In summary, the authors provided evidence that PLL nerves regenerate all throughout adulthood although from 15 mpf this process slows down. Also, they showed how the latency before complete reinnervation increases steadily with age but is reduced when a second cut is made distal to the first one. This promoting effect probably involves a local change in the properties of the axons. Future experiments should help to identify the nature of this regeneration-promoting factor.

A novel (and unknown) mechanism for dendrite regeneration in Drosophila

A successful functional regeneration of the nervous system could have a major social impact. Unfortunately, most animals, including mammals, do not regenerate well the central nervous system. However, some regenerative abilities are seen in the peripheral nervous system of flies, nematodes and mammals. After axon injury a cascade of signals travels from the injury site to the cell body triggering a regenerative response that results in axonal regrowth. An important aspect that is mainly unknown is whether dendrites (also quite sensitive to different damage situations) are able to respond to injury as axons do. Now, a paper from the laboratory of Melissa Rolls reports that, in Drosophila, dendrites can efficiently regenerate and do it through an unknown molecular mechanism different from the one used by axons (

            Previous studies had suggested that dendrites regenerated only in certain neurons at specific developmental stages. Here, the authors used a pulsed UV laser to remove all dendrites from different types of dendritic arborization (da) neurons. First, they removed all the dendrites from larval ddaE neurons. After 48h a newly regenerated branched dendrite arbor was found in almost half of the samples. Although the final area of the body wall covered by the regenerated dendrites was smaller than in controls, the complexity of those regenerated dendrite arbors in terms of the number of dendrite branch points was equivalent to controls. Next, they checked ddaC neurons. Similarly to what was observed for ddaE neurons, after 24h some processes started to grow. After 96h regeneration was completed and the new dendritic arbors covered the same area of the body wall as in controls.

In order to see if these regrown processes were real dendrites the authors followed several approaches. First, they checked microtubule polarity in those regrown neurites.  Whereas axons contain plus-end-out microtubules, dendrites are distinguished by the presence of minus-end-out microtubules. This has been observed in Drosophila, C. elegans and mammals. After 48h of regeneration the neurites regrown from severed ddaC neurons contained minus-end-out microtubules, suggesting that those neurites were real dendrites. Additionally, the authors used an Apc2-GFP marker, specific for dendrite branch points and found that this marker was localized in the regrown processes. In a final experiment the authors checked the effect of dynein on dendrite regeneration. It is known that dynein is required for the development of dendrites. Consequently, and as predicted, dynein RNAi affected dendrite regeneration. Taking in account all these results the authors concluded that after dendrite removal these different neurons were able to regenerate new dendrites. Moreover, and importantly, the authors also show how dendrite regeneration was successful not only at early larval stages but also in late larval and adult neurons.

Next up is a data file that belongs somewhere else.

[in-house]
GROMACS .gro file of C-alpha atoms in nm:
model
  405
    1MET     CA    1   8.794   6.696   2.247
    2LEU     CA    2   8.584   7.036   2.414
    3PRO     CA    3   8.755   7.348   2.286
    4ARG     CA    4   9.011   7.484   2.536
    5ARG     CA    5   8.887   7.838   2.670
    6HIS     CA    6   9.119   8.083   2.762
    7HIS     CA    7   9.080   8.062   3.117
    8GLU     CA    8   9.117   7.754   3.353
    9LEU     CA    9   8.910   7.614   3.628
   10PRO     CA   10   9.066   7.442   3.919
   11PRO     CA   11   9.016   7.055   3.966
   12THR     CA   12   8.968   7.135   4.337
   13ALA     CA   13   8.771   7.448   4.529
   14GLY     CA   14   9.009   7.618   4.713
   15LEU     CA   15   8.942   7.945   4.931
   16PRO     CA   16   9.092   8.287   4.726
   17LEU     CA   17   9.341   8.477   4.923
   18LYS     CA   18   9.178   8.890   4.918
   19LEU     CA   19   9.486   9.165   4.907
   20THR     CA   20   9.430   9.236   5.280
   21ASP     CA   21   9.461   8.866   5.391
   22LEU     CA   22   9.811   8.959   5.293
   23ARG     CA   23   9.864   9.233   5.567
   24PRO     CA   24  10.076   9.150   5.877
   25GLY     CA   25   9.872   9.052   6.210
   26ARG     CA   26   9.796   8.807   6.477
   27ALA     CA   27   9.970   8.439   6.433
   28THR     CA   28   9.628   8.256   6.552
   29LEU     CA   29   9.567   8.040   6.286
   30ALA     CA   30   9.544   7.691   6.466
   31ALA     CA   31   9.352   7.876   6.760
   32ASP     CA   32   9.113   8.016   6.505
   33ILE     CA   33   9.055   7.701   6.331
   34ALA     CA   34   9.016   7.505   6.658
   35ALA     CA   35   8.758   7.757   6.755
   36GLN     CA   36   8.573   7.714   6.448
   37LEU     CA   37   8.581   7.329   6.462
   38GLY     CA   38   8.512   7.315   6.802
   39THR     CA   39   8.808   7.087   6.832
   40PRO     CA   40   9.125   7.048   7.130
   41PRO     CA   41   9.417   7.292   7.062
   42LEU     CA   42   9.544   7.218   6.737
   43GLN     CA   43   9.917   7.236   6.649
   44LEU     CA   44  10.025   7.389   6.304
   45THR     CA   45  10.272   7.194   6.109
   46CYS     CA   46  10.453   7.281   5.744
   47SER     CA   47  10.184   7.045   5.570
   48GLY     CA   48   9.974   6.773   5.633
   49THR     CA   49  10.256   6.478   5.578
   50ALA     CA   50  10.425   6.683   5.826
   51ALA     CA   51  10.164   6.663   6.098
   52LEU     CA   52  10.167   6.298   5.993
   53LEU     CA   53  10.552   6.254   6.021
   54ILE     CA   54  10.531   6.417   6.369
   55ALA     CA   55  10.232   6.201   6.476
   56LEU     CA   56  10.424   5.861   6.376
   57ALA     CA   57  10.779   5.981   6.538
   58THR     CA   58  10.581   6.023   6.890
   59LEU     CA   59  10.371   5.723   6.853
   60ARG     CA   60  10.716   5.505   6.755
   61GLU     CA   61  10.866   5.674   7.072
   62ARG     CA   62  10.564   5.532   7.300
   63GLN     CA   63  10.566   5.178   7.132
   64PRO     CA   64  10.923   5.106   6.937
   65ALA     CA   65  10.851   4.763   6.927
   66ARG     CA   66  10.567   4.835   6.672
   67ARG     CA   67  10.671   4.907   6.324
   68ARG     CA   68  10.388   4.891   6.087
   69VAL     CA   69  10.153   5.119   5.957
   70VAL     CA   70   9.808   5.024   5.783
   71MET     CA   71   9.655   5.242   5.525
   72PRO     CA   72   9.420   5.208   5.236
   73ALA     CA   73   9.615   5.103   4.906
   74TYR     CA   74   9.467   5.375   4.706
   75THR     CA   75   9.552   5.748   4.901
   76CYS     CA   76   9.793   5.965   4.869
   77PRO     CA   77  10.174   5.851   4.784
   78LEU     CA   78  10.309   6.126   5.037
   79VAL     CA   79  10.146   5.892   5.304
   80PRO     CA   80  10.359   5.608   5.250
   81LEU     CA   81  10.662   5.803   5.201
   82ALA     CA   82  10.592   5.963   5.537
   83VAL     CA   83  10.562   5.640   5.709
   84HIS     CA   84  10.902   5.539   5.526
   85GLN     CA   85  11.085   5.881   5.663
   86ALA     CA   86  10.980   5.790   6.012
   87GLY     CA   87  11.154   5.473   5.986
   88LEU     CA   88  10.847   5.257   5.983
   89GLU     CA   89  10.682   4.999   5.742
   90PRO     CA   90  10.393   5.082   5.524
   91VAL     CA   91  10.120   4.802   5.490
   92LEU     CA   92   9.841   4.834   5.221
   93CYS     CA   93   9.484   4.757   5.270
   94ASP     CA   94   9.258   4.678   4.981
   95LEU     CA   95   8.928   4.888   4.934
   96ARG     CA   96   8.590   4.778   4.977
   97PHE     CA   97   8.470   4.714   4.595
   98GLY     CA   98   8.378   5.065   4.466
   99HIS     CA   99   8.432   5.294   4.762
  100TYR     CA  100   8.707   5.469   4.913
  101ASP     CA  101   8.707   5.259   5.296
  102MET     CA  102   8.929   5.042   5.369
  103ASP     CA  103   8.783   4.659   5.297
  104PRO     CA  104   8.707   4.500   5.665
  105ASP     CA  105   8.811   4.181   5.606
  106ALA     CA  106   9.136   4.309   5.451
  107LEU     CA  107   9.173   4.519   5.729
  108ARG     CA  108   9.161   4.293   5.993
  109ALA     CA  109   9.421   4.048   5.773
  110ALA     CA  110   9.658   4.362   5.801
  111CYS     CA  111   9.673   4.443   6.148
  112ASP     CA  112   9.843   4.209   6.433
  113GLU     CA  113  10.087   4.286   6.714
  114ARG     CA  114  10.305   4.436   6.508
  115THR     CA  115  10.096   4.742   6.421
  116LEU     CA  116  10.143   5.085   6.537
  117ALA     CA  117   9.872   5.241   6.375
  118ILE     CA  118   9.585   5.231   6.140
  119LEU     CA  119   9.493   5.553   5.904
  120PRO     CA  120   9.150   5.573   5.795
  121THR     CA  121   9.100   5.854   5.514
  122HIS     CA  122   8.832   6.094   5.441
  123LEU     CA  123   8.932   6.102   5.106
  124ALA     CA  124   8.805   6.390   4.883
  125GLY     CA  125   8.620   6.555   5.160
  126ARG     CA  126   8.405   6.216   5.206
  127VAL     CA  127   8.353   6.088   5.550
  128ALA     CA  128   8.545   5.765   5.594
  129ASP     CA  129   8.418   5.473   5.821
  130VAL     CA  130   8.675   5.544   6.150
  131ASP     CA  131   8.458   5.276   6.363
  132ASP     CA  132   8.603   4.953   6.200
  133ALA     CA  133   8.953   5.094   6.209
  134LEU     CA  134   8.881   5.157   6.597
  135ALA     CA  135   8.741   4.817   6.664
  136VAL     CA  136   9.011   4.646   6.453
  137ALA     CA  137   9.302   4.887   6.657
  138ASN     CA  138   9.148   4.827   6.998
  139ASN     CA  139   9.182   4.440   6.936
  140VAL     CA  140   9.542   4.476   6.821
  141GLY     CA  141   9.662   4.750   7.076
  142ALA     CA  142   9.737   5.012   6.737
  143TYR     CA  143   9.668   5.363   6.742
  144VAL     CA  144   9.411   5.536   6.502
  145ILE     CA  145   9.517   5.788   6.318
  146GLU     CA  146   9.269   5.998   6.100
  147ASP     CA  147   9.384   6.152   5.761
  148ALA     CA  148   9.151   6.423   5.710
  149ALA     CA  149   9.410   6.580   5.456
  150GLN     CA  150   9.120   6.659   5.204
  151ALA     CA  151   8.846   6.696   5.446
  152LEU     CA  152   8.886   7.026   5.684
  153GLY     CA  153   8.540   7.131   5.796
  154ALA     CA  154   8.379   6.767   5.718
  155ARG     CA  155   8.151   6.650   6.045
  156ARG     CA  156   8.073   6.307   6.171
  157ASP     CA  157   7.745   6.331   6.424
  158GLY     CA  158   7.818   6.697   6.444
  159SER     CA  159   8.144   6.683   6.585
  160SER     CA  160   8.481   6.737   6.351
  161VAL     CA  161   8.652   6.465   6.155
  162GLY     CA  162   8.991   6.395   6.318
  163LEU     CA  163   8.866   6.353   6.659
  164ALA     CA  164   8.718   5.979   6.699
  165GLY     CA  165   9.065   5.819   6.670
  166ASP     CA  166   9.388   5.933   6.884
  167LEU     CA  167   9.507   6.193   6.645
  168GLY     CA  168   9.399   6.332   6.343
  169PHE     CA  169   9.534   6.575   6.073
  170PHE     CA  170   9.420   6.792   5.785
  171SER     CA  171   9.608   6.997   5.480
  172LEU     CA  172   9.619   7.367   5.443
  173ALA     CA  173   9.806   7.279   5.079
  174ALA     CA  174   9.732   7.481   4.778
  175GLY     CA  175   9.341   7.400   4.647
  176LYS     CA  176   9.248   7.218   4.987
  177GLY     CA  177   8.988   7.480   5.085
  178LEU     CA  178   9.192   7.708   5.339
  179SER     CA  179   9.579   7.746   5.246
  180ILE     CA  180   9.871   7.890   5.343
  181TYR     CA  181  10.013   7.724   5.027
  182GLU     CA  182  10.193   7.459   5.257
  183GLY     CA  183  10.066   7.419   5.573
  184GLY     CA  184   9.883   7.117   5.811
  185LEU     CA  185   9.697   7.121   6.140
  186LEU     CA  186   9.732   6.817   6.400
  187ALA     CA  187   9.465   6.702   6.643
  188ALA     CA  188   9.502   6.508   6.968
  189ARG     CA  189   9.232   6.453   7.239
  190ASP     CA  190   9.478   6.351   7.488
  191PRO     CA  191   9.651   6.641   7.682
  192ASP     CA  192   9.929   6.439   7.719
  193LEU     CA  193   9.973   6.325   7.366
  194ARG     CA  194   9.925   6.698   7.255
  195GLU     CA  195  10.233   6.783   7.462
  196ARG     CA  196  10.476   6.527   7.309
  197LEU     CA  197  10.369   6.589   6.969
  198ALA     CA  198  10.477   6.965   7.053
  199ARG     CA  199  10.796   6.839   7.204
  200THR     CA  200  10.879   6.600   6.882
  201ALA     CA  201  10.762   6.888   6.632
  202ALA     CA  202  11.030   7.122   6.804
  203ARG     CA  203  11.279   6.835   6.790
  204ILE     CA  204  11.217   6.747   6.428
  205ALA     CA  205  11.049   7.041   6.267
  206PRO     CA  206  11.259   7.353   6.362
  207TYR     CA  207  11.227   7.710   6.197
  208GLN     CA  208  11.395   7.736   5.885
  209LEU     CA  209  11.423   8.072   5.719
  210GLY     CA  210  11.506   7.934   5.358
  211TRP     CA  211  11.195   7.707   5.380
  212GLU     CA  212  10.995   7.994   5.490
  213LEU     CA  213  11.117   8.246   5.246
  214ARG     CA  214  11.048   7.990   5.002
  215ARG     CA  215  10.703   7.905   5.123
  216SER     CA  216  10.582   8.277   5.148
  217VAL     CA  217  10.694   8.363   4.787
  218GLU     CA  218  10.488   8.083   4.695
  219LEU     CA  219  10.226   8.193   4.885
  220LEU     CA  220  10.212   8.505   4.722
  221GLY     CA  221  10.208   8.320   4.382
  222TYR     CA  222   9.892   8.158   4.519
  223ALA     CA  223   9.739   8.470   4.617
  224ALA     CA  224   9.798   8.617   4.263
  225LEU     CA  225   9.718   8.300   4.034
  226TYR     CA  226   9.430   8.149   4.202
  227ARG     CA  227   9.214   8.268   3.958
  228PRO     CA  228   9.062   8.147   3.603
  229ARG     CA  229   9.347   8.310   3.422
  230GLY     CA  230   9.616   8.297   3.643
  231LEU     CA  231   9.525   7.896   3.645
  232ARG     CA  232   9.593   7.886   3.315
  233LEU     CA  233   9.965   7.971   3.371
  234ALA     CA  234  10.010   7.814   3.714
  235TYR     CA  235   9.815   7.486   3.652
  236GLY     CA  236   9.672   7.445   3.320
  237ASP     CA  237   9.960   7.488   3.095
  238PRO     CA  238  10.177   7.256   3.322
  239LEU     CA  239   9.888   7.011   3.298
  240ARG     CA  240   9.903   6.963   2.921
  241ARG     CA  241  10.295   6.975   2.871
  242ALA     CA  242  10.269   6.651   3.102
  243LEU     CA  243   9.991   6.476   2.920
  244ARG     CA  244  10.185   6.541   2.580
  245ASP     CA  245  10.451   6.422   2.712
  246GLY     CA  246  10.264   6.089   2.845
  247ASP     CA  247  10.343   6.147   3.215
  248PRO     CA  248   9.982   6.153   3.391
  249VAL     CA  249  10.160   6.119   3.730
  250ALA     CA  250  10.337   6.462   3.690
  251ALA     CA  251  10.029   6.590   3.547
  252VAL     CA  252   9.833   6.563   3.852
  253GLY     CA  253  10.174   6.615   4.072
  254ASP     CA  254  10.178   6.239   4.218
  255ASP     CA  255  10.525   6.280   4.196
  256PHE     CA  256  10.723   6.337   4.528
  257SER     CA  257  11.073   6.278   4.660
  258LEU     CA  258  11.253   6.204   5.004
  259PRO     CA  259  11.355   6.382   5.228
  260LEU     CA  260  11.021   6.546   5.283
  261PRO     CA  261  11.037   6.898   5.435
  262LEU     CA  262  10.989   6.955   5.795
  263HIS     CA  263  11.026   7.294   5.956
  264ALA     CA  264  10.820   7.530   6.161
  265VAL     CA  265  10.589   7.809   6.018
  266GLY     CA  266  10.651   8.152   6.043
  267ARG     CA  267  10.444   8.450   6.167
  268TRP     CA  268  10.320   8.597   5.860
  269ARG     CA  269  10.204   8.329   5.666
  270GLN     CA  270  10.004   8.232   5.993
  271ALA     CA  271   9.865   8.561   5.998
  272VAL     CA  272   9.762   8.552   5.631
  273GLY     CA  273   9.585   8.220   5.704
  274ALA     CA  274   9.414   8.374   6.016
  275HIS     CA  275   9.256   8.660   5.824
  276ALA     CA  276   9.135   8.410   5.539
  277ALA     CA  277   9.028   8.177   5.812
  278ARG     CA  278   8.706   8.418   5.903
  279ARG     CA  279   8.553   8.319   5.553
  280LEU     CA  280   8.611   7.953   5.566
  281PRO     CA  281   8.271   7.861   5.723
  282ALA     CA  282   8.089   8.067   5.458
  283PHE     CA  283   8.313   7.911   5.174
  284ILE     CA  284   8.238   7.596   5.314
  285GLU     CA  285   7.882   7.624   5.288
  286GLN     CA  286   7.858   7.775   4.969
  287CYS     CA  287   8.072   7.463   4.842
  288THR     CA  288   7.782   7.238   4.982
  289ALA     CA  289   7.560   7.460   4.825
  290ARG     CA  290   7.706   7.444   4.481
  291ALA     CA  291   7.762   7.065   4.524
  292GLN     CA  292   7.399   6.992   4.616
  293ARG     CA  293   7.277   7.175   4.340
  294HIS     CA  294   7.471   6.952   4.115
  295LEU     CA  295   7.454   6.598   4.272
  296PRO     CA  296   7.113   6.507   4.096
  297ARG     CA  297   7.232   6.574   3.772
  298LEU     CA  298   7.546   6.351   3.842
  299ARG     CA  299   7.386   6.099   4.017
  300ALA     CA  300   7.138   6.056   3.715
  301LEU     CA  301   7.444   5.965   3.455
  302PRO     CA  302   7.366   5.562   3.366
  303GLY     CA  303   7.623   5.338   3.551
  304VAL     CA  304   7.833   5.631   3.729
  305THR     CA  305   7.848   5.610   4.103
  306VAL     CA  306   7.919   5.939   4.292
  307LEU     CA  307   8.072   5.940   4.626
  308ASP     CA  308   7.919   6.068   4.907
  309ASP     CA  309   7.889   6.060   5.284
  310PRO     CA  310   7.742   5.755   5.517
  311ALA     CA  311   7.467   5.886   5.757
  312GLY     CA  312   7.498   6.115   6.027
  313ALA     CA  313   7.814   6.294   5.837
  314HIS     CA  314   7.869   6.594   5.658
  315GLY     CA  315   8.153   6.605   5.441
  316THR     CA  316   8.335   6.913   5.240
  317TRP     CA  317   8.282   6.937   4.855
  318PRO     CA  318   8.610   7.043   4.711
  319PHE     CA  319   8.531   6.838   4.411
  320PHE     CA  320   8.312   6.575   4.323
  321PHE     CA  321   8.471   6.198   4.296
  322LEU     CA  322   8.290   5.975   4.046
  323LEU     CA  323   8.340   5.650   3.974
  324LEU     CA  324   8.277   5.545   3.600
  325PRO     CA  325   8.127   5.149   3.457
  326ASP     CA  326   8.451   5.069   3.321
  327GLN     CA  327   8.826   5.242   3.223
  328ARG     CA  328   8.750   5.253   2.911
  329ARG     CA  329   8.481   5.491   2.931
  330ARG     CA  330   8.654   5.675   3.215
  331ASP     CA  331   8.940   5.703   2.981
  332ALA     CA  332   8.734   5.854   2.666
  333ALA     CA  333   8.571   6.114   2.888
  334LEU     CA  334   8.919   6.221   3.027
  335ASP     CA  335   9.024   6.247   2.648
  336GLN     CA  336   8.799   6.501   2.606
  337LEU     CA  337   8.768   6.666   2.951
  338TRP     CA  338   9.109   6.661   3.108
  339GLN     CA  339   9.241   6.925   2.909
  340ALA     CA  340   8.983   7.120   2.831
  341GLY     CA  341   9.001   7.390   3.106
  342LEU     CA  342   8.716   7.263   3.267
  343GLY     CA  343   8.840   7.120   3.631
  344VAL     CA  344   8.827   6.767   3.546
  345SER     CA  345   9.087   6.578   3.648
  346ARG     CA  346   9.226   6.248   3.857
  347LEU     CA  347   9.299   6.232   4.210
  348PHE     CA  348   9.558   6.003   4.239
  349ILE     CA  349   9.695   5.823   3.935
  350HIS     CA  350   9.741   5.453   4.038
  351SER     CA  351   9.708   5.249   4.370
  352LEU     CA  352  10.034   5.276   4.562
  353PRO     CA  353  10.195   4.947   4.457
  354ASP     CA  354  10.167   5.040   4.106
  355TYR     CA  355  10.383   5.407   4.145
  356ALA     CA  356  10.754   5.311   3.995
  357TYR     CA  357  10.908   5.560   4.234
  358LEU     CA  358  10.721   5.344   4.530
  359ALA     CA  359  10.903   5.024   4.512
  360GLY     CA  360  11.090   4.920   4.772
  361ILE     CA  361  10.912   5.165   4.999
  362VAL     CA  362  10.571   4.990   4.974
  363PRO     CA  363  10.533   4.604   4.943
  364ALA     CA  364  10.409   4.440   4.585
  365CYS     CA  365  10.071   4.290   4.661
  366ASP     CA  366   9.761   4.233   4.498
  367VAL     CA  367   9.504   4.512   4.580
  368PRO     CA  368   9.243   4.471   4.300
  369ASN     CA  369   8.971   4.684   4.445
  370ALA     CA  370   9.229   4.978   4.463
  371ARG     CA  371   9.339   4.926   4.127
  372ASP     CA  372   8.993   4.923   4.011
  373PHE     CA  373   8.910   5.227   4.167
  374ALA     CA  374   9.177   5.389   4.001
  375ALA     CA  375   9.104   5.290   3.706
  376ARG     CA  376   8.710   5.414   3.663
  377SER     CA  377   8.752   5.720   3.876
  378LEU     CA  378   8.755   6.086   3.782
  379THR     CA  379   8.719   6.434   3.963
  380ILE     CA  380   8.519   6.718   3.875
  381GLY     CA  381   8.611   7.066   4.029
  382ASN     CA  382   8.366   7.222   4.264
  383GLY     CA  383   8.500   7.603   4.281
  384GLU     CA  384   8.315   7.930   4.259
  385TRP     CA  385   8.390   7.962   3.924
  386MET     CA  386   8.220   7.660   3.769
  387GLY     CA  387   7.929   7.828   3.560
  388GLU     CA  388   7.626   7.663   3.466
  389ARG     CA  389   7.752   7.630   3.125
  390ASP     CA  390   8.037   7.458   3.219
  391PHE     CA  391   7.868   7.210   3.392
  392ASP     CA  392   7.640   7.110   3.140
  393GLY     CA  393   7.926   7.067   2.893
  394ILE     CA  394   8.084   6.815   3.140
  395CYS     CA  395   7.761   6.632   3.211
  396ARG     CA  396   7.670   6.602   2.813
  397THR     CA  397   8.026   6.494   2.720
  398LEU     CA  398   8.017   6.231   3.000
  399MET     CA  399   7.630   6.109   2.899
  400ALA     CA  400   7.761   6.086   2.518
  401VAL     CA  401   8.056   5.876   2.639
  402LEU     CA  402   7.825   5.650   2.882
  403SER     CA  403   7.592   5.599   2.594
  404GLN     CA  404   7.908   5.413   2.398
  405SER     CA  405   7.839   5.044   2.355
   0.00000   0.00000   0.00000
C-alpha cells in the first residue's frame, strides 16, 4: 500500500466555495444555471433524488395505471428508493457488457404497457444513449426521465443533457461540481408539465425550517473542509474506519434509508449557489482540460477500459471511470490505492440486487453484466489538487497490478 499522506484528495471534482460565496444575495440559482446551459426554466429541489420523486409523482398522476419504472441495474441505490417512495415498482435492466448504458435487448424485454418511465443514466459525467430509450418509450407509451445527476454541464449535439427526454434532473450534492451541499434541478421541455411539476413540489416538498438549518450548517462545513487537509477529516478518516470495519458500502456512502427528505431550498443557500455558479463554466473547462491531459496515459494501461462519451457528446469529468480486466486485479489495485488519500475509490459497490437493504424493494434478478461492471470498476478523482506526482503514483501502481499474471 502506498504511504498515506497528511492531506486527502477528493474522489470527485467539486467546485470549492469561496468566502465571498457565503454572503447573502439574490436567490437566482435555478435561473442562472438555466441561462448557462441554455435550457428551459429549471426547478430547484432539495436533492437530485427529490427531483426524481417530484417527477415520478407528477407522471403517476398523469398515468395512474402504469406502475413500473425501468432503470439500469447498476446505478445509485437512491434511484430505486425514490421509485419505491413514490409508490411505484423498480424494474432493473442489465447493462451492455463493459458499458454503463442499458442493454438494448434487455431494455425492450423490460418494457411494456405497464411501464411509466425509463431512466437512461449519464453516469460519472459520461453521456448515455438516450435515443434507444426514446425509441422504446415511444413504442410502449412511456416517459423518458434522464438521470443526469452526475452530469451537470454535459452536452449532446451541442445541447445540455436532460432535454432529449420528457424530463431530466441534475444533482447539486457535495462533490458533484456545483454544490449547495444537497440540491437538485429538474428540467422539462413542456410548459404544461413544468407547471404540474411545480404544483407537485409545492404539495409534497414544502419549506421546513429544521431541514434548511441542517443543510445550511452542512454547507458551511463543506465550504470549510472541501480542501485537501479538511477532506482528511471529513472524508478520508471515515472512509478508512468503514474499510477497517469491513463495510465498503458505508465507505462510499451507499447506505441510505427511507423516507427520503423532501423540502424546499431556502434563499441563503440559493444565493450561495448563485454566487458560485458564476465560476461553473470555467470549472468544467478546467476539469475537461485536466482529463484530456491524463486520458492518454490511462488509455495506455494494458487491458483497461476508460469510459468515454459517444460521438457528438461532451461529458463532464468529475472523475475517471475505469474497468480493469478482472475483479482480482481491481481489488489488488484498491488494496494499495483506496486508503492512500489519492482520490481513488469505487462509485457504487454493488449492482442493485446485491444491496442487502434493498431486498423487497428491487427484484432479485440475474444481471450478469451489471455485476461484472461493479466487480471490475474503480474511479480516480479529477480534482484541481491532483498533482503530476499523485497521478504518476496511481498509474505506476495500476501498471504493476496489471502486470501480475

After axonal injury an important player to trigger a regenerative response is DLK, a dual leucine zipper kinase. In several models (flies, nematodes, mammals) DLK (a MPAKKK) is activated after injury and subsequently activates cJun N-terminal kinase (JNK), p38 and the transcription factor fos. In order to see if this conserved signalling cascade required for axonal regeneration played a role also during dendrite regeneration the authors used RNAi and mutants to inhibit the levels of DLK in their model. Surprisingly, whereas axonal regeneration was impaired as expected, dendrite regeneration was not affected in those same da neurons. Finally, the authors show how dominant-negative forms of JNK or fos did not block dendrite regeneration. Thus, DLK/JNK pathway was not required for dendrite regeneration. Remarkably, this pathway was not even activated after dendrite removal.